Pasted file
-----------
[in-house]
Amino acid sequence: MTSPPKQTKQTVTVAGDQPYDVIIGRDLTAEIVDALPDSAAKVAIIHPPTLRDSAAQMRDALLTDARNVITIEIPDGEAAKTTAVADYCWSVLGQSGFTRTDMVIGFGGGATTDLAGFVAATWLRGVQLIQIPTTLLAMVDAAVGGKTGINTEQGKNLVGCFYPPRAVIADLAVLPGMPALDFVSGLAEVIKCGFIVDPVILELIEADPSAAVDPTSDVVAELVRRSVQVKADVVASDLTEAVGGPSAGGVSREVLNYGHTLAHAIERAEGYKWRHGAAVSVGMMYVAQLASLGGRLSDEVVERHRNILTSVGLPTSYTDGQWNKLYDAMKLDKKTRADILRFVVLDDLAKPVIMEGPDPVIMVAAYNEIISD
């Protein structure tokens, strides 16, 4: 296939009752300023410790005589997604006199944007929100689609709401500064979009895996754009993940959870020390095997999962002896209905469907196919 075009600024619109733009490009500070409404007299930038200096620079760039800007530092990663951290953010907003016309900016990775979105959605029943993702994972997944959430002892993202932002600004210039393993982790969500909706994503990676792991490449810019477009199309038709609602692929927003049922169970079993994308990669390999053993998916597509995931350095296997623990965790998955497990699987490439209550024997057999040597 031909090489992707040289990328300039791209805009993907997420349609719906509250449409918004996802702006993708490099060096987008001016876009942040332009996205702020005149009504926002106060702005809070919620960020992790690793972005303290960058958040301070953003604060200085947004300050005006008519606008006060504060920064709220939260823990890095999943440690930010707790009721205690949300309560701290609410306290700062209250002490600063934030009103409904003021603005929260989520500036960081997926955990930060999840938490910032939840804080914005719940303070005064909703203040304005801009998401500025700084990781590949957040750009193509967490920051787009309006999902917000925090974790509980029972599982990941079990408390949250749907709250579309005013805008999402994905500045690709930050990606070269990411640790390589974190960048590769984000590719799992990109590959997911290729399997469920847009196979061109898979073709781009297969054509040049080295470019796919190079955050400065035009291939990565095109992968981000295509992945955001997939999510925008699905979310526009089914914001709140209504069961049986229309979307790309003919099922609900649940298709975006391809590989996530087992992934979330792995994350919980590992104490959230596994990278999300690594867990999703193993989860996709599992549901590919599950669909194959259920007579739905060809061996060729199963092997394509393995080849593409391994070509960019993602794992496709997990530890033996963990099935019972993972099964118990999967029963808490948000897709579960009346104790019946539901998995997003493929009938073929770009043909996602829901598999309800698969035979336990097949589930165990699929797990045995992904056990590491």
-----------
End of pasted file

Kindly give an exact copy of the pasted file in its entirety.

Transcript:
[in-house]
Amino acid sequence: MTSPPKQTKQTVTVAGDQPYDVIIGRDLTAEIVDALPDSAAKVAIIHPPTLRDSAAQMRDALLTDARNVITIEIPDGEAAKTTAVADYCWSVLGQSGFTRTDMVIGFGGGATTDLAGFVAATWLRGVQLIQIPTTLLAMVDAAVGGKTGINTEQGKNLVGCFYPPRAVIADLAVLPGMPALDFVSGLAEVIKCGFIVDPVILELIEADPSAAVDPTSDVVAELVRRSVQVKADVVASDLTEAVGGPSAGGVSREVLNYGHTLAHAIERAEGYKWRHGAAVSVGMMYVAQLASLGGRLSDEVVERHRNILTSVGLPTSYTDGQWNKLYDAMKLDKKTRADILRFVVLDDLAKPVIMEGPDPVIMVAAYNEIISD
């Protein structure tokens, strides 16, 4: 296939009752300023410790005589997604006199944007929100689609709401500064979009895996754009993940959870020390095997999962002896209905469907196919 075009600024619109733009490009500070409404007299930038200096620079760039800007530092990663951290953010907003016309900016990775979105959605029943993702994972997944959430002892993202932002600004210039393993982790969500909706994503990676792991490449810019477009199309038709609602692929927003049922169970079993994308990669390999053993998916597509995931350095296997623990965790998955497990699987490439209550024997057999040597 031909090489992707040289990328300039791209805009993907997420349609719906509250449409918004996802702006993708490099060096987008001016876009942040332009996205702020005149009504926002106060702005809070919620960020992790690793972005303290960058958040301070953003604060200085947004300050005006008519606008006060504060920064709220939260823990890095999943440690930010707790009721205690949300309560701290609410306290700062209250002490600063934030009103409904003021603005929260989520500036960081997926955990930060999840938490910032939840804080914005719940303070005064909703203040304005801009998401500025700084990781590949957040750009193509967490920051787009309006999902917000925090974790509980029972599982990941079990408390949250749907709250579309005013805008999402994905500045690709930050990606070269990411640790390589974190960048590769984000590719799992990109590959997911290729399997469920847009196979061109898979073709781009297969054509040049080295470019796919190079955050400065035009291939990565095109992968981000295509992945955001997939999510925008699905979310526009089914914001709140209504069961049986229309979307790309003919099922609900649940298709975006391809590989996530087992992934979330792995994350919980590992104490959230596994990278999300690594867990999703193993989860996709599992549901590919599950669909194959259920007579739905060809061996060729199963092997394509393995080849593409391994070509960019993602794992496709997990530890033996963990099935019972993972099964118990999967029963808490948000897709579960009346104790019946539901998995997003493929009938073929770009043909996602829901598999309800698969035979336990097949589930165990699929797990045995992904056990590491």